Goodbye Fiji, Hello New Zealand

Hannah Chiu, B Watch, Pitzer College
SPICE

Today we departed Suva, Fiji to start our final two weeks on the ship! It is crazy how quickly time passes here on the ship!

Yesterday morning, we visited the community of Korova which is home to traditional sailing canoes called Drua. I’m doing a project on traditional navigation techniques and architecture of these canoes and to my excitement, they kindly welcomed us on their small, single sailed wooden Drua.

Oct

17

Flashback: The Sounds of an Umu

In latest episode of our SEA Stories podcast, join the students of S-275 as they participate in an Umu, a traditional Samoan feast prepared in an earth oven. Visit a tropical garden and learn about the importance of tattoo in Samoan culture.

Oct

16

‘I Ain’t No Hollaback Girl’ and Other Sincerities

Faith McKenna, B Watch, University of Denver
SPICE

Hello from back at sea! After two full days of sailing, following our departure from Tonga, I think we are all finally starting to regain our sea legs! We have had beautiful and breezy weather as we head towards the outskirts of the Fijian Islands, and will soon (aka Thursday) make our way to Suva!!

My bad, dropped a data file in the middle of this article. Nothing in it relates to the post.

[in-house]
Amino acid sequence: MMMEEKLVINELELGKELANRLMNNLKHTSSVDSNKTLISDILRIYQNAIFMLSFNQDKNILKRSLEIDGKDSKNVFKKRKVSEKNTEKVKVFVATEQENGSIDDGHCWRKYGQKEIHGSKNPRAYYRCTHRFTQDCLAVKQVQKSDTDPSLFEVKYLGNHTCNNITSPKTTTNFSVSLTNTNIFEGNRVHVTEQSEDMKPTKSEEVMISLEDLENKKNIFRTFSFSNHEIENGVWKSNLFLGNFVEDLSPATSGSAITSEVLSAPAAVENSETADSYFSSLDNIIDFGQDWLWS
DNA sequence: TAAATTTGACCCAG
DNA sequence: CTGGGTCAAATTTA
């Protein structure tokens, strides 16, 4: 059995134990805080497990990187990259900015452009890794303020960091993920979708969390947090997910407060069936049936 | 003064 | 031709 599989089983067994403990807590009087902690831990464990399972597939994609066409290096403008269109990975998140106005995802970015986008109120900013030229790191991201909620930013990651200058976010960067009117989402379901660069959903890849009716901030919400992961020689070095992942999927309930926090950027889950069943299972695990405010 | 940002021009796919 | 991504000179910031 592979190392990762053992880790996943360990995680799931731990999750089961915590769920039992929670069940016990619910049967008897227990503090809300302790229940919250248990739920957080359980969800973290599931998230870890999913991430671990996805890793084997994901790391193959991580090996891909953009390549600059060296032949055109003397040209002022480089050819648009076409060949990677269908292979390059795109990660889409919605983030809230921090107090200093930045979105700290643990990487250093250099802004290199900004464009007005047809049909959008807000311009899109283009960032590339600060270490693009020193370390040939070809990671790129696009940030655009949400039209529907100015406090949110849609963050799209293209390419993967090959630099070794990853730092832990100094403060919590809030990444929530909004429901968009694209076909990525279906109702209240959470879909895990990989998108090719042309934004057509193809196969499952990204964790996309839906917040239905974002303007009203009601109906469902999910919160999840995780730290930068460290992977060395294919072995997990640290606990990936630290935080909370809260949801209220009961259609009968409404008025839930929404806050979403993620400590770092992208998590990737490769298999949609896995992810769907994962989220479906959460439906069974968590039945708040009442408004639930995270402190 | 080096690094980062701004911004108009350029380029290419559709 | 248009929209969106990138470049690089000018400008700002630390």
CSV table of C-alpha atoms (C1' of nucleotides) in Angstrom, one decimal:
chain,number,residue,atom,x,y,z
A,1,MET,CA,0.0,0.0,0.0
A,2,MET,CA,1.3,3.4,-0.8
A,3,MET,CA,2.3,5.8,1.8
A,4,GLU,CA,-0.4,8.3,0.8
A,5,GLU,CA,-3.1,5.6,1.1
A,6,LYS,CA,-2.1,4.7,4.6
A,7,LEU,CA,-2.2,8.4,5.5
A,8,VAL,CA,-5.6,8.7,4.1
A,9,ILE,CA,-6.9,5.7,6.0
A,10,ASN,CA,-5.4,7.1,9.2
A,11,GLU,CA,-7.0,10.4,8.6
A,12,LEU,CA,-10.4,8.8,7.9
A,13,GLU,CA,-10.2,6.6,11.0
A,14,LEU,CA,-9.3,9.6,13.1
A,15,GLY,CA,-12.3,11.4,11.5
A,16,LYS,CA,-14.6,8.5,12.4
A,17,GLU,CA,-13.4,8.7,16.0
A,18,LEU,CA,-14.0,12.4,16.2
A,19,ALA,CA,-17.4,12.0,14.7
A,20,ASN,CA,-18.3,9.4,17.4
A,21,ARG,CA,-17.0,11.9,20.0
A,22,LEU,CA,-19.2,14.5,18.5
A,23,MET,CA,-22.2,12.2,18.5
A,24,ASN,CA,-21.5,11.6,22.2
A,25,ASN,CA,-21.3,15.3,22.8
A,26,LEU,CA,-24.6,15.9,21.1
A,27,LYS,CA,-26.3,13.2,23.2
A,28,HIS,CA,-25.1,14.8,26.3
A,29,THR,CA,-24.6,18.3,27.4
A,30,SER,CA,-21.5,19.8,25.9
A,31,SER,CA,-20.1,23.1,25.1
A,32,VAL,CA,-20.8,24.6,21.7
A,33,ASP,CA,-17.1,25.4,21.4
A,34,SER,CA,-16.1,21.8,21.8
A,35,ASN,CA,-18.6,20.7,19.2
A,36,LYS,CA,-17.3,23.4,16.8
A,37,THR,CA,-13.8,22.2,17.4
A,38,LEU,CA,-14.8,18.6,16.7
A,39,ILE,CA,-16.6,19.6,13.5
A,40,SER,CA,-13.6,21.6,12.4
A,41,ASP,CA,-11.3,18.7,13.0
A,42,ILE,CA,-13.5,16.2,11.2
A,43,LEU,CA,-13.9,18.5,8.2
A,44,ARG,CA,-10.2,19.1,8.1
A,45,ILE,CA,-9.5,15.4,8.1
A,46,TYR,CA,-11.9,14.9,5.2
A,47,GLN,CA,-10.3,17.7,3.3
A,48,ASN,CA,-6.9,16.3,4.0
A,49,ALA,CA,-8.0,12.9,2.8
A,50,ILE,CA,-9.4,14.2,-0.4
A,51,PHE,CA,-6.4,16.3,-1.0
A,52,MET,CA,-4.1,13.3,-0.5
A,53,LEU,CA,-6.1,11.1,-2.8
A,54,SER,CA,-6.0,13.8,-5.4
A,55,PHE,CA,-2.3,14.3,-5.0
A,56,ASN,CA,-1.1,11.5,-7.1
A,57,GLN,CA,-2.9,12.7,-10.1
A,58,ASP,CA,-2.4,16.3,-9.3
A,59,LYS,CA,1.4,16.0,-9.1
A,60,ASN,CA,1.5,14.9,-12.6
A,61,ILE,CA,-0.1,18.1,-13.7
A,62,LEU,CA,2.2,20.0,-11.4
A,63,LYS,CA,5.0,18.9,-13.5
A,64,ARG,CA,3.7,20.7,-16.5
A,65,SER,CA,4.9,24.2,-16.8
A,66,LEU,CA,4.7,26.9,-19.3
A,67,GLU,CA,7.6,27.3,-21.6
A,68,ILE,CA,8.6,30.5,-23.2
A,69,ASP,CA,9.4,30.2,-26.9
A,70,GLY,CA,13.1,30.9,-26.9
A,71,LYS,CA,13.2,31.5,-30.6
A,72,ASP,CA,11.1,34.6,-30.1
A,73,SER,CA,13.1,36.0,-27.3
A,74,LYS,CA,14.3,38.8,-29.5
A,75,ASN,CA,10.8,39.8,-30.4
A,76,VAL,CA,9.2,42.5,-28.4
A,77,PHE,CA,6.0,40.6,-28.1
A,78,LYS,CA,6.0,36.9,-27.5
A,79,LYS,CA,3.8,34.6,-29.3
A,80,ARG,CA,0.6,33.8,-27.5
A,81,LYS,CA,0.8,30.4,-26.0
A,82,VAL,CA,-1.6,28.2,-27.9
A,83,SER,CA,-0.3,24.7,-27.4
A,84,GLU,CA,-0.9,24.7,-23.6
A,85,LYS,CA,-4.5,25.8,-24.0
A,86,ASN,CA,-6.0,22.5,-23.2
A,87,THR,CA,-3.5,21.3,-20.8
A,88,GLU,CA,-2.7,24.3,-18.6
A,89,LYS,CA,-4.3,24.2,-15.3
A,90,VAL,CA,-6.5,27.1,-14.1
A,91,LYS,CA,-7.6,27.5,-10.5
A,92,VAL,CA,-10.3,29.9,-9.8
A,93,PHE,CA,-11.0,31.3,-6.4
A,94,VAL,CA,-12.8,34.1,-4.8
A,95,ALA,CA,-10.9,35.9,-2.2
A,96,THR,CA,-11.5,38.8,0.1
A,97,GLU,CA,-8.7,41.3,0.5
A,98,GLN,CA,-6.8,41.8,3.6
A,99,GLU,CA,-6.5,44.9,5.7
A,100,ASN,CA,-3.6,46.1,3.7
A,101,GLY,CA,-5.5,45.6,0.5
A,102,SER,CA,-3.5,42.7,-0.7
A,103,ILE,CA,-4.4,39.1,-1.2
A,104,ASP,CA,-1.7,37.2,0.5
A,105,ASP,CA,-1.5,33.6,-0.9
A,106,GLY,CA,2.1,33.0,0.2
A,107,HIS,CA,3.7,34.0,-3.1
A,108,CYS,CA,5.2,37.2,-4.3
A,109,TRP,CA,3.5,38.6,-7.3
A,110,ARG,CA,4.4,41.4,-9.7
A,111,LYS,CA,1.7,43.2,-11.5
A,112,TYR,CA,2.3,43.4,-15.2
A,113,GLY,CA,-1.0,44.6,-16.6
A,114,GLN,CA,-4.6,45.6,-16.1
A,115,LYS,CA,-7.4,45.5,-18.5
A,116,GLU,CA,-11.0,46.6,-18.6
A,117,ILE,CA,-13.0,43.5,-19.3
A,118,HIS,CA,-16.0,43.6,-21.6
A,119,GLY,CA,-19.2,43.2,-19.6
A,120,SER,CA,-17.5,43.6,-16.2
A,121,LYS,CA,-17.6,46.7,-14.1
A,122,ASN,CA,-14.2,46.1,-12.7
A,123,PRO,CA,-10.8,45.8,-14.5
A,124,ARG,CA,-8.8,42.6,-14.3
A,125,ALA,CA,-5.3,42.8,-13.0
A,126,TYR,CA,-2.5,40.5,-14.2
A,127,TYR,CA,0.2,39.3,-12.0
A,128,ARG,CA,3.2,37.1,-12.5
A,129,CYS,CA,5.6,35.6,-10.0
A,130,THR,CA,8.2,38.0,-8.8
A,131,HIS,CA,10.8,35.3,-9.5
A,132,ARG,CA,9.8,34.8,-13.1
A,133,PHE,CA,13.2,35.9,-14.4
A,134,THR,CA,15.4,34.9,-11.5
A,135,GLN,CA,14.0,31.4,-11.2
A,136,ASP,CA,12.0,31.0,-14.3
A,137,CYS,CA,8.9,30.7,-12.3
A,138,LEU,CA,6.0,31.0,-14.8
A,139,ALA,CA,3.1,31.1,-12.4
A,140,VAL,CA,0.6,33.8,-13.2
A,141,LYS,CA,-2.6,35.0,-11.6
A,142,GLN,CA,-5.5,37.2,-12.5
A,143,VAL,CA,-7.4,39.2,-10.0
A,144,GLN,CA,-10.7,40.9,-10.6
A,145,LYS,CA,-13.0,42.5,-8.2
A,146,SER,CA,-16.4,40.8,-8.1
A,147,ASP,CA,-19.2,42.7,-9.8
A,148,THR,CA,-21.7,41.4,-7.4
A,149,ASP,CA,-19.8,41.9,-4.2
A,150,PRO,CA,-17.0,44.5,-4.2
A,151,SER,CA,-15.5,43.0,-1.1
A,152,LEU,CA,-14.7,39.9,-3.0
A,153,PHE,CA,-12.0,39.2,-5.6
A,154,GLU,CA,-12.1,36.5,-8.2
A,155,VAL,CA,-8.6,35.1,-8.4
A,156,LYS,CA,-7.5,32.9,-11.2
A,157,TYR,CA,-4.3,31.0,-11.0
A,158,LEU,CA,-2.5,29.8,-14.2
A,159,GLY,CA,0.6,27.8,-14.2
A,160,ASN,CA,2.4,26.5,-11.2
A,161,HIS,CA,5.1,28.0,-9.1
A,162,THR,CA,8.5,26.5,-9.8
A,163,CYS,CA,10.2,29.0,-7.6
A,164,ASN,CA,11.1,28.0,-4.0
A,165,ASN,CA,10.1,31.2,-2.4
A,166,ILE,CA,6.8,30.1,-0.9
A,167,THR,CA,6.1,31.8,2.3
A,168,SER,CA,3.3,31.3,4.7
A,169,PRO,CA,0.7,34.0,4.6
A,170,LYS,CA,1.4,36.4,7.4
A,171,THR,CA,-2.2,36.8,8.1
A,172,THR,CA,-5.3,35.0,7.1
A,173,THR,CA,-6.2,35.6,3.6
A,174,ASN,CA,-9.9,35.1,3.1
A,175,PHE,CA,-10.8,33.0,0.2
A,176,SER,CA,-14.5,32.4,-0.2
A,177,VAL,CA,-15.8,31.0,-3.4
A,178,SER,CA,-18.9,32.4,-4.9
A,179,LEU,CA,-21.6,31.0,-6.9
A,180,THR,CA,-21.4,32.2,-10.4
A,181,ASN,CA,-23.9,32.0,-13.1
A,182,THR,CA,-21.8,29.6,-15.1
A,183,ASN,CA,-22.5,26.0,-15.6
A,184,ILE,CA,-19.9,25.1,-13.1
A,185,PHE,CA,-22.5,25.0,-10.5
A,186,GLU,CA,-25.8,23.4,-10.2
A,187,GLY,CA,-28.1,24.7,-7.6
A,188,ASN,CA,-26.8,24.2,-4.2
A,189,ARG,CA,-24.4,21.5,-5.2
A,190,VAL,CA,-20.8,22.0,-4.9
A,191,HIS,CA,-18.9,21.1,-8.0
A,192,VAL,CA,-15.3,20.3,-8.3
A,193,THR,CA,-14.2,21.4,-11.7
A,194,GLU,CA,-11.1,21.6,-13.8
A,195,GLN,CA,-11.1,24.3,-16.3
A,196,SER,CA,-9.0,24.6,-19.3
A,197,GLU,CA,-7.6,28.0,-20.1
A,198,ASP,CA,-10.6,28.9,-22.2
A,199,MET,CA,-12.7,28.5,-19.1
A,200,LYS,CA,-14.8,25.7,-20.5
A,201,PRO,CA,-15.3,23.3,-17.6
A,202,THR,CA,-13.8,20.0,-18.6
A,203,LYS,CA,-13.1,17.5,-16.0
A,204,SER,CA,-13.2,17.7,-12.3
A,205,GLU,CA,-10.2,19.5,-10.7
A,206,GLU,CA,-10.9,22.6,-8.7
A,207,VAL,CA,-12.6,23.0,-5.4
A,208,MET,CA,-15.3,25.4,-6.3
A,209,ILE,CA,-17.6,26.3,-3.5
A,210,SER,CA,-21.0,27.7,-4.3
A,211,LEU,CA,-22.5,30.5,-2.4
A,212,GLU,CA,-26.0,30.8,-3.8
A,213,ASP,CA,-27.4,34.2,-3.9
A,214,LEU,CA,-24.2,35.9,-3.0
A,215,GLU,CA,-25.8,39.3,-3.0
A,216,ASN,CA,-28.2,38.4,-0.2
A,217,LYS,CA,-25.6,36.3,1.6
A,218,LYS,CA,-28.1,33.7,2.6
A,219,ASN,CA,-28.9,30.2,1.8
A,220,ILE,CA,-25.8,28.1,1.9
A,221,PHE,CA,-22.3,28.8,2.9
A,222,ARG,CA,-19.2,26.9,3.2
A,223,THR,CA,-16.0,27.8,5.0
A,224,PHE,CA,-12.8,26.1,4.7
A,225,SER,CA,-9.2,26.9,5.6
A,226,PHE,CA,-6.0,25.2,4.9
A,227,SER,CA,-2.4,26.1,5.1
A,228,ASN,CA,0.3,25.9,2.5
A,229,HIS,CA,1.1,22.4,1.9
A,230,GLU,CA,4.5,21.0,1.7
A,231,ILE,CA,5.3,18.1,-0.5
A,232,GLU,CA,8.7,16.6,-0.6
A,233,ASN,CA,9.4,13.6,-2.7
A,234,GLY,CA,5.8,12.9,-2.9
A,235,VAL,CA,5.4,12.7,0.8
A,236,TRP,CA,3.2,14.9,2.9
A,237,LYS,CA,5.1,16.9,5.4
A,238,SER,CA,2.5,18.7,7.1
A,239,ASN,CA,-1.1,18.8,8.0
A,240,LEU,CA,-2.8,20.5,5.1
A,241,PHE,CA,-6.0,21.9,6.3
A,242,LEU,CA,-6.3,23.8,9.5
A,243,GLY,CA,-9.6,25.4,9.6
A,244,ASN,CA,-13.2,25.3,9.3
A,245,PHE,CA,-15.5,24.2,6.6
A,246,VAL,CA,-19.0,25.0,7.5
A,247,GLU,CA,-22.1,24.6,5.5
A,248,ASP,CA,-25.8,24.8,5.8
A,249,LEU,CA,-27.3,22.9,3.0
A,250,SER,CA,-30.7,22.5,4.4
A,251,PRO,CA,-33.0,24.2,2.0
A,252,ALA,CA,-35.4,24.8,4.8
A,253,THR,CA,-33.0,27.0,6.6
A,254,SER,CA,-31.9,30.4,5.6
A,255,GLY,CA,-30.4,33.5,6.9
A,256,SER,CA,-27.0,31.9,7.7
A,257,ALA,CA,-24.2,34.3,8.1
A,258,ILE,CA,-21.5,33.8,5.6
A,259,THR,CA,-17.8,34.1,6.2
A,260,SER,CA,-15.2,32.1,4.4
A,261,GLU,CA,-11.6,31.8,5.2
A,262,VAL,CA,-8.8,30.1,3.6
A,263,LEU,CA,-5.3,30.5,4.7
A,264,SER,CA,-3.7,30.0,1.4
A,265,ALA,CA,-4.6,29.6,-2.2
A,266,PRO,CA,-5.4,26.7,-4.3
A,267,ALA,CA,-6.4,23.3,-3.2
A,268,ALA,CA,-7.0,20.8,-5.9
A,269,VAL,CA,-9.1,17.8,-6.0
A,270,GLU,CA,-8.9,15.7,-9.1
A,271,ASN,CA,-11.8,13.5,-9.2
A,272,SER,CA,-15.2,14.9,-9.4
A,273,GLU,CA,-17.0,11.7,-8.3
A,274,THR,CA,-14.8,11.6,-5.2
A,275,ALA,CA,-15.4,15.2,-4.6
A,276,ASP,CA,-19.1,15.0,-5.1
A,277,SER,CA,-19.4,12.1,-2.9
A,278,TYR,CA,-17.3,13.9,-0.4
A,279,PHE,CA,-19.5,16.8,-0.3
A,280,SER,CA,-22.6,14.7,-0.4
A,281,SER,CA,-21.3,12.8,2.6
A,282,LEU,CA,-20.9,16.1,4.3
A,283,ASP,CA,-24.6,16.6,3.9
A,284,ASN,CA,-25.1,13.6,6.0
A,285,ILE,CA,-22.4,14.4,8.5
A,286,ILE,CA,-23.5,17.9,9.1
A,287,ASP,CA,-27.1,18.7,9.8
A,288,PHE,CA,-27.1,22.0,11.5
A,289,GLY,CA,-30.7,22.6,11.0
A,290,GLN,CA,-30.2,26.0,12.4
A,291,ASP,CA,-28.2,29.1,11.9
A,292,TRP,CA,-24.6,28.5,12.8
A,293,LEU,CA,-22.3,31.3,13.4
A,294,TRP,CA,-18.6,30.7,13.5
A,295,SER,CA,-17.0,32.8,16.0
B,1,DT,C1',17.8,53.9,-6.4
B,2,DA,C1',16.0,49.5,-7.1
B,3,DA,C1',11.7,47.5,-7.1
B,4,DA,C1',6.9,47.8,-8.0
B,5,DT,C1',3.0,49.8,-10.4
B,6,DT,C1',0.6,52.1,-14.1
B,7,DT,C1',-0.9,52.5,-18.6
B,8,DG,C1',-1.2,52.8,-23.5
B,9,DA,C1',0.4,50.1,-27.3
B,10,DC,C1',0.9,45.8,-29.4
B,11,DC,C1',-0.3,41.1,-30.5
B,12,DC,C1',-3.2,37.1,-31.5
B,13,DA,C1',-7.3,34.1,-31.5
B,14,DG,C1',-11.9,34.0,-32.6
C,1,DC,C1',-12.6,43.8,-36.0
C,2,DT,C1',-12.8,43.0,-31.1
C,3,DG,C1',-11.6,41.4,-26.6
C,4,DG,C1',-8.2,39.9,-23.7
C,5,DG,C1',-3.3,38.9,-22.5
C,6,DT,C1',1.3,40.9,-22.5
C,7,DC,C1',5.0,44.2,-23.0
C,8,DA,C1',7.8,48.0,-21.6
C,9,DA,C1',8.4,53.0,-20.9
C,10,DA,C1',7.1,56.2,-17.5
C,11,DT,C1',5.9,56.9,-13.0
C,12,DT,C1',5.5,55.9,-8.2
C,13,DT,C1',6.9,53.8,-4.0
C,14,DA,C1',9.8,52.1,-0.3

Oct

13

Planting some roots in Tonga

Alessandra Rella, A Watch, Franklin and Marshall College
SPICE

Malo e Lelei from Nuku’alofa! We are enjoying our last day here before we head out to sea again tomorrow evening. We woke up early to a misty morning, all excited to take part in projects with a few representatives from the Tongan Ministry of Environment, whom we all got to meet and talk to over a lovely dinner last night. I, along with 12 other students, hopped into a couple of vans to make our way to the Hoi mangroves, where we went to learn about, and participate in, the planting of these trees along the lagoon of Nuku’alofa.

Oct

12

Time to Cross It Off

Kate Hodge, A Watch, University of Chicago
SPICE

When you’re a kid, you dream of seeing certain things-a shooting star, a really cool car, maybe even some sort of paradise like Hawaii that you always saw in beautiful magazine ads. When I was a kid, I dreamed of touching the Great Pyramid of Egypt, of walking along the Great Wall of China, and I badly wanted to find Cleopatra’s Tomb or discover a lost city made of gold in the Amazon. To clarify, I never thought I would be lucky enough to do any of those things, but an archaeologist has gotta dream right?

Oct

06

A full day in Vava’u

Flannery Raabe, C Watch, Oberlin College
SPICE

Today was another exciting day in Neiafu. The day started off with another opportunity to work with VEPA (Vava’u Environmental Protection Association). We headed to Keitahi Beach this morning. The beach was gorgeous upon first glance, but the trash up and down the beach soon caught our attention. In only about an hour, we filled 47 bags of trash. We also had a few students filtering sand through mosquito net filters VEPA made to sort microplastics on the beach from the sand.

Page 1 of 45 pages  1 2 3 >  Last ›